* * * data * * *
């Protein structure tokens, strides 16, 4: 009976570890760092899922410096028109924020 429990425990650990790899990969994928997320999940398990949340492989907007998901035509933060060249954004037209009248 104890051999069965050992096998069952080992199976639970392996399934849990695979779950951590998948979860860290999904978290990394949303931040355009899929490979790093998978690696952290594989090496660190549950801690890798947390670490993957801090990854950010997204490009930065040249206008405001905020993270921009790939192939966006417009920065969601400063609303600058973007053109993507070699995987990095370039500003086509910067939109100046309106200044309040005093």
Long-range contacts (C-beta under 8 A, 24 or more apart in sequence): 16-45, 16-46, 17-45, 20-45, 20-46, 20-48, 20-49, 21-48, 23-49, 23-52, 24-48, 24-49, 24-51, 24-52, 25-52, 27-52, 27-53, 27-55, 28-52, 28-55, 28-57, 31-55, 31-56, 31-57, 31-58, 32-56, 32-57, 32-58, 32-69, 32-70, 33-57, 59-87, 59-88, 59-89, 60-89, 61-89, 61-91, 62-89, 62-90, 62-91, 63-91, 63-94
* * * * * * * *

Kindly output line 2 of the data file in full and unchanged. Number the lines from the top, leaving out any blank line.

Long-range contacts (C-beta under 8 A, 24 or more apart in sequence): 16-45, 16-46, 17-45, 20-45, 20-46, 20-48, 20-49, 21-48, 23-49, 23-52, 24-48, 24-49, 24-51, 24-52, 25-52, 27-52, 27-53, 27-55, 28-52, 28-55, 28-57, 31-55, 31-56, 31-57, 31-58, 32-56, 32-57, 32-58, 32-69, 32-70, 33-57, 59-87, 59-88, 59-89, 60-89, 61-89, 61-91, 62-89, 62-90, 62-91, 63-91, 63-94